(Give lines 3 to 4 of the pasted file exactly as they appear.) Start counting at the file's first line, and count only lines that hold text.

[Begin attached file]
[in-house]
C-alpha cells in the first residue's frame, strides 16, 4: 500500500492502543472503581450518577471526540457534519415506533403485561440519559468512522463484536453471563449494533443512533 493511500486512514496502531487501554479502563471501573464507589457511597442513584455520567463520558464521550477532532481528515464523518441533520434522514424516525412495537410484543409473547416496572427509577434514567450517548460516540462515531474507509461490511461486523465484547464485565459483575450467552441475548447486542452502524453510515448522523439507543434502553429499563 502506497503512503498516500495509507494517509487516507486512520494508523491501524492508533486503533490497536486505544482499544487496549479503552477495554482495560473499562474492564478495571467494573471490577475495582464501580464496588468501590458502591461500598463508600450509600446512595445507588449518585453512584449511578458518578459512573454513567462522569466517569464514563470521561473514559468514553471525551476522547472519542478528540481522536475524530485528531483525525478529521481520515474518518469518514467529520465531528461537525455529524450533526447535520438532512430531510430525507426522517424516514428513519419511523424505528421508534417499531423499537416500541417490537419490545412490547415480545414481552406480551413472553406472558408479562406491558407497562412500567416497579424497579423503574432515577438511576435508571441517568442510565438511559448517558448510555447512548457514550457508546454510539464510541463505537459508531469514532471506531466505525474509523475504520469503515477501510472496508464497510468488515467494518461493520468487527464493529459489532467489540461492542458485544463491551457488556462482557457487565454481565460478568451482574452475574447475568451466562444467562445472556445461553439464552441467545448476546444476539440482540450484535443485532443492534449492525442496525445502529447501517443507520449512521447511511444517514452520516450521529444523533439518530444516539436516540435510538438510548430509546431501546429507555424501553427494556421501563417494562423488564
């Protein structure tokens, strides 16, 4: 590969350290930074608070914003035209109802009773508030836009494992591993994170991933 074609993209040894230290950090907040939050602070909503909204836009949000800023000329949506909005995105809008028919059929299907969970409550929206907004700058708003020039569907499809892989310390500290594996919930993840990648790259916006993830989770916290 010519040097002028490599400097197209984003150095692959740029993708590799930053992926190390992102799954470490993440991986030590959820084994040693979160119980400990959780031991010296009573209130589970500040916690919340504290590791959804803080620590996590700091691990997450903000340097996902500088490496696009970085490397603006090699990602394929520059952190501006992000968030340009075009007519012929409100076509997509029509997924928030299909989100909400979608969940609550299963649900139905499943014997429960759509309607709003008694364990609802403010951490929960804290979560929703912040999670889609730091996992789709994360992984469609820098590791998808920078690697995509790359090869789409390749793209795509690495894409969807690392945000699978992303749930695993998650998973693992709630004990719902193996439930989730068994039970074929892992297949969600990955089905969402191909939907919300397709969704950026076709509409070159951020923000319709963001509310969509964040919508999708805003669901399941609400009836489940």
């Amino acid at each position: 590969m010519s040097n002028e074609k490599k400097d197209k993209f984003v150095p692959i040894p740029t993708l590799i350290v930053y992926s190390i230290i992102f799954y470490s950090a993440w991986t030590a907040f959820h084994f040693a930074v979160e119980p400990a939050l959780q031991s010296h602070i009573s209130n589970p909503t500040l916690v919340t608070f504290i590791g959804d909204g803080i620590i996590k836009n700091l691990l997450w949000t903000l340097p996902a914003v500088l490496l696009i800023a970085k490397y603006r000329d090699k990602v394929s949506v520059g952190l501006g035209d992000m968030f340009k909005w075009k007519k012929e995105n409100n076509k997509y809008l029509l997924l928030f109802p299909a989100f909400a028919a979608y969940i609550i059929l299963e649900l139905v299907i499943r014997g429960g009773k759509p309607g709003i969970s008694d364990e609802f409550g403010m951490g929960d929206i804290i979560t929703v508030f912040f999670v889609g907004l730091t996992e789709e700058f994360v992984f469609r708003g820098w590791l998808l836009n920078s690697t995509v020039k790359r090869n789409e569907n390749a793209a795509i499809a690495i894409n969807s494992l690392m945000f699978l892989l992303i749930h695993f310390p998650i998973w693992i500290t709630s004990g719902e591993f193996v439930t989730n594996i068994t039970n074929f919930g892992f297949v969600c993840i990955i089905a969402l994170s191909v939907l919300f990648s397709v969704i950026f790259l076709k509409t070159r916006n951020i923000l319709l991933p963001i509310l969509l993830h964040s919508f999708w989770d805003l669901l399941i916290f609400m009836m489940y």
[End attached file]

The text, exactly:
């Protein structure tokens, strides 16, 4: 590969350290930074608070914003035209109802009773508030836009494992591993994170991933 074609993209040894230290950090907040939050602070909503909204836009949000800023000329949506909005995105809008028919059929299907969970409550929206907004700058708003020039569907499809892989310390500290594996919930993840990648790259916006993830989770916290 010519040097002028490599400097197209984003150095692959740029993708590799930053992926190390992102799954470490993440991986030590959820084994040693979160119980400990959780031991010296009573209130589970500040916690919340504290590791959804803080620590996590700091691990997450903000340097996902500088490496696009970085490397603006090699990602394929520059952190501006992000968030340009075009007519012929409100076509997509029509997924928030299909989100909400979608969940609550299963649900139905499943014997429960759509309607709003008694364990609802403010951490929960804290979560929703912040999670889609730091996992789709994360992984469609820098590791998808920078690697995509790359090869789409390749793209795509690495894409969807690392945000699978992303749930695993998650998973693992709630004990719902193996439930989730068994039970074929892992297949969600990955089905969402191909939907919300397709969704950026076709509409070159951020923000319709963001509310969509964040919508999708805003669901399941609400009836489940």
């Amino acid at each position: 590969m010519s040097n002028e074609k490599k400097d197209k993209f984003v150095p692959i040894p740029t993708l590799i350290v930053y992926s190390i230290i992102f799954y470490s950090a993440w991986t030590a907040f959820h084994f040693a930074v979160e119980p400990a939050l959780q031991s010296h602070i009573s209130n589970p909503t500040l916690v919340t608070f504290i590791g959804d909204g803080i620590i996590k836009n700091l691990l997450w949000t903000l340097p996902a914003v500088l490496l696009i800023a970085k490397y603006r000329d090699k990602v394929s949506v520059g952190l501006g035209d992000m968030f340009k909005w075009k007519k012929e995105n409100n076509k997509y809008l029509l997924l928030f109802p299909a989100f909400a028919a979608y969940i609550i059929l299963e649900l139905v299907i499943r014997g429960g009773k759509p309607g709003i969970s008694d364990e609802f409550g403010m951490g929960d929206i804290i979560t929703v508030f912040f999670v889609g907004l730091t996992e789709e700058f994360v992984f469609r708003g820098w590791l998808l836009n920078s690697t995509v020039k790359r090869n789409e569907n390749a793209a795509i499809a690495i894409n969807s494992l690392m945000f699978l892989l992303i749930h695993f310390p998650i998973w693992i500290t709630s004990g719902e591993f193996v439930t989730n594996i068994t039970n074929f919930g892992f297949v969600c993840i990955i089905a969402l994170s191909v939907l919300f990648s397709v969704i950026f790259l076709k509409t070159r916006n951020i923000l319709l991933p963001i509310l969509l993830h964040s919508f999708w989770d805003l669901l399941i916290f609400m009836m489940y």